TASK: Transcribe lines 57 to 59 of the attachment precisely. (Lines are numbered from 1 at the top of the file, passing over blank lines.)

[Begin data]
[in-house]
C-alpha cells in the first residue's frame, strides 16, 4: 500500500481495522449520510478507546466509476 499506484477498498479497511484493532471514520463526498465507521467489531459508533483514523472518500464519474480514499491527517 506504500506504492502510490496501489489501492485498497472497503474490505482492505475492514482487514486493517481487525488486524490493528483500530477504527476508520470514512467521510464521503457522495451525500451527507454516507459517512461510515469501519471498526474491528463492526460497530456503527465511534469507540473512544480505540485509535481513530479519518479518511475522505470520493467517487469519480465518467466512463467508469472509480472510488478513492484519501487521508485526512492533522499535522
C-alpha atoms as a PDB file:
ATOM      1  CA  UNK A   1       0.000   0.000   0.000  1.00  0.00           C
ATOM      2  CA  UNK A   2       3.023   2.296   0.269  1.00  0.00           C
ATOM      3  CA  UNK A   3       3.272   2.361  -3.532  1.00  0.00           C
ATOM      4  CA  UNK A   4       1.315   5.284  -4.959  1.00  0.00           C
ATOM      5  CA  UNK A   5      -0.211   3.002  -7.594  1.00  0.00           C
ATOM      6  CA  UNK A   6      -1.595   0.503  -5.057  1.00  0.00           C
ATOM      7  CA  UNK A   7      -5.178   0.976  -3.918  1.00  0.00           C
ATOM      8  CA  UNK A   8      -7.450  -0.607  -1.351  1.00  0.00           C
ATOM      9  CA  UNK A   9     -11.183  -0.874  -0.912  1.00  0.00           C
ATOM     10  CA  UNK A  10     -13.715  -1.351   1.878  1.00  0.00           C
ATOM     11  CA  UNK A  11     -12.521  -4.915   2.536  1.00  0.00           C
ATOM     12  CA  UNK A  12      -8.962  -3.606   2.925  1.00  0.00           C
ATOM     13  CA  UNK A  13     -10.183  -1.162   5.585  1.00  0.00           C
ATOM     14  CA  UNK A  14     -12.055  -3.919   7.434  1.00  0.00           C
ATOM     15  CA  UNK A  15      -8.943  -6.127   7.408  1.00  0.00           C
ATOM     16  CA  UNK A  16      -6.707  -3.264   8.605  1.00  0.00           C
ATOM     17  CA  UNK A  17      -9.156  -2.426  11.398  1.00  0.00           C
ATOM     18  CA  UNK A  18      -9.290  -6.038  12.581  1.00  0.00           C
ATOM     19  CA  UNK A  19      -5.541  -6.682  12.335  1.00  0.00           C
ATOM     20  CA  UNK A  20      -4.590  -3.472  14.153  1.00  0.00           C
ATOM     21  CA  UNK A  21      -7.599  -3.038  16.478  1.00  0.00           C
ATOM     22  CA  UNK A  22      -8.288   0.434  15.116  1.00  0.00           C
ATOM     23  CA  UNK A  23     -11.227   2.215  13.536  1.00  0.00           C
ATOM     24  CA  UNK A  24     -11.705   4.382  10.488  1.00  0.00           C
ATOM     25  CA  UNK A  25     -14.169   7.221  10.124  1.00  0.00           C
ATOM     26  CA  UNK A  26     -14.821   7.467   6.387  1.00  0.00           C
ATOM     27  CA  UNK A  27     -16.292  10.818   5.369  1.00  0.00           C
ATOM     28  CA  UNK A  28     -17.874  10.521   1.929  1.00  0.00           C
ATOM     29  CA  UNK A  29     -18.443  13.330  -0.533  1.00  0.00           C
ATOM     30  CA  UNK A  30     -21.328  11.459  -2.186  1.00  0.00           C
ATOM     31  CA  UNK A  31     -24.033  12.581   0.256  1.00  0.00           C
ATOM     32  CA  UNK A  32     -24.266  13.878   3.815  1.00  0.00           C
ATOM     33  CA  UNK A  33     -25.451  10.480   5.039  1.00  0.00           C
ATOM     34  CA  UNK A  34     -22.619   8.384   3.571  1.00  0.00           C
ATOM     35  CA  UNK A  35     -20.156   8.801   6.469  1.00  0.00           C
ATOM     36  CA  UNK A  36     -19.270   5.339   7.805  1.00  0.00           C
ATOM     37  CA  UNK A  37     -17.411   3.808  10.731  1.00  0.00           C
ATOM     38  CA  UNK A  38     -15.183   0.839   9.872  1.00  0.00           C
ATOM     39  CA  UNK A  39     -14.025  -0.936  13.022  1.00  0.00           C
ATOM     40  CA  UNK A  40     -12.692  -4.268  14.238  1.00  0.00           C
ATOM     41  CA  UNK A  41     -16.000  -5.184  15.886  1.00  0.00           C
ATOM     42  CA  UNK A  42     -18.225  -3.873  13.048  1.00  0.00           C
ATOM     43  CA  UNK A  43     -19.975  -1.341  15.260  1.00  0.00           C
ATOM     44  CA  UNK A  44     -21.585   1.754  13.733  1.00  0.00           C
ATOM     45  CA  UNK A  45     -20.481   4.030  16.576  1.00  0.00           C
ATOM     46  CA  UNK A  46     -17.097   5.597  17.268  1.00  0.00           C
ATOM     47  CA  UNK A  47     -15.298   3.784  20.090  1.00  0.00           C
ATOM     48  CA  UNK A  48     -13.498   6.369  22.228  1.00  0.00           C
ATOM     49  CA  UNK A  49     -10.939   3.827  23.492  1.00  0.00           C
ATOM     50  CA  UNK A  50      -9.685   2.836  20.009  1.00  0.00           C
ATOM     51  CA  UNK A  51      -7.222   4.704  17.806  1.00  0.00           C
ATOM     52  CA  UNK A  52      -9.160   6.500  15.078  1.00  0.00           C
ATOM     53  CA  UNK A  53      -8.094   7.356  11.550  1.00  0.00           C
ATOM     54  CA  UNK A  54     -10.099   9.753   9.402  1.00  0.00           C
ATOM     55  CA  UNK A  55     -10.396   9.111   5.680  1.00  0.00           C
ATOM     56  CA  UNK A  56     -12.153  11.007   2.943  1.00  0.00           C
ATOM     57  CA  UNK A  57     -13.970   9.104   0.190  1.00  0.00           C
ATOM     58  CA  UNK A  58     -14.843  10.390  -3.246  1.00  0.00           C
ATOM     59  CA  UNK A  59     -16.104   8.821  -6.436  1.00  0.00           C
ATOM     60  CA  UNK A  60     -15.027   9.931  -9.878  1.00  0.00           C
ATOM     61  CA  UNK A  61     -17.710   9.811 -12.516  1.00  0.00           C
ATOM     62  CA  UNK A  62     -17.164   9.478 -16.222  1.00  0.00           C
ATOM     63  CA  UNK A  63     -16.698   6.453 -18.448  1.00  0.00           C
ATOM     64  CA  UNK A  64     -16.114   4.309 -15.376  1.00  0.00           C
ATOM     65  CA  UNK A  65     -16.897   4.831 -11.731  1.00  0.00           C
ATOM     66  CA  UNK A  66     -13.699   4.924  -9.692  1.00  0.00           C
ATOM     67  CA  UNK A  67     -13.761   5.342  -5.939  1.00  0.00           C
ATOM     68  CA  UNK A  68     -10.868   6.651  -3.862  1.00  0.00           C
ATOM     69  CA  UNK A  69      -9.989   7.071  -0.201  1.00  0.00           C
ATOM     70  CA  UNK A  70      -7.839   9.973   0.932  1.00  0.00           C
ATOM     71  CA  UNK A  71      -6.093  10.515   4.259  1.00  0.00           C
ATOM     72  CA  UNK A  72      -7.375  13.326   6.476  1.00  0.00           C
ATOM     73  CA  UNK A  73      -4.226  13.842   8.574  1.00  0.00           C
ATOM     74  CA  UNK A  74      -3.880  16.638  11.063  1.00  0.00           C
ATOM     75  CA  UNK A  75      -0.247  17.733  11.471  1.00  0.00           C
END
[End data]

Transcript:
ATOM     54  CA  UNK A  54     -10.099   9.753   9.402  1.00  0.00           C
ATOM     55  CA  UNK A  55     -10.396   9.111   5.680  1.00  0.00           C
ATOM     56  CA  UNK A  56     -12.153  11.007   2.943  1.00  0.00           C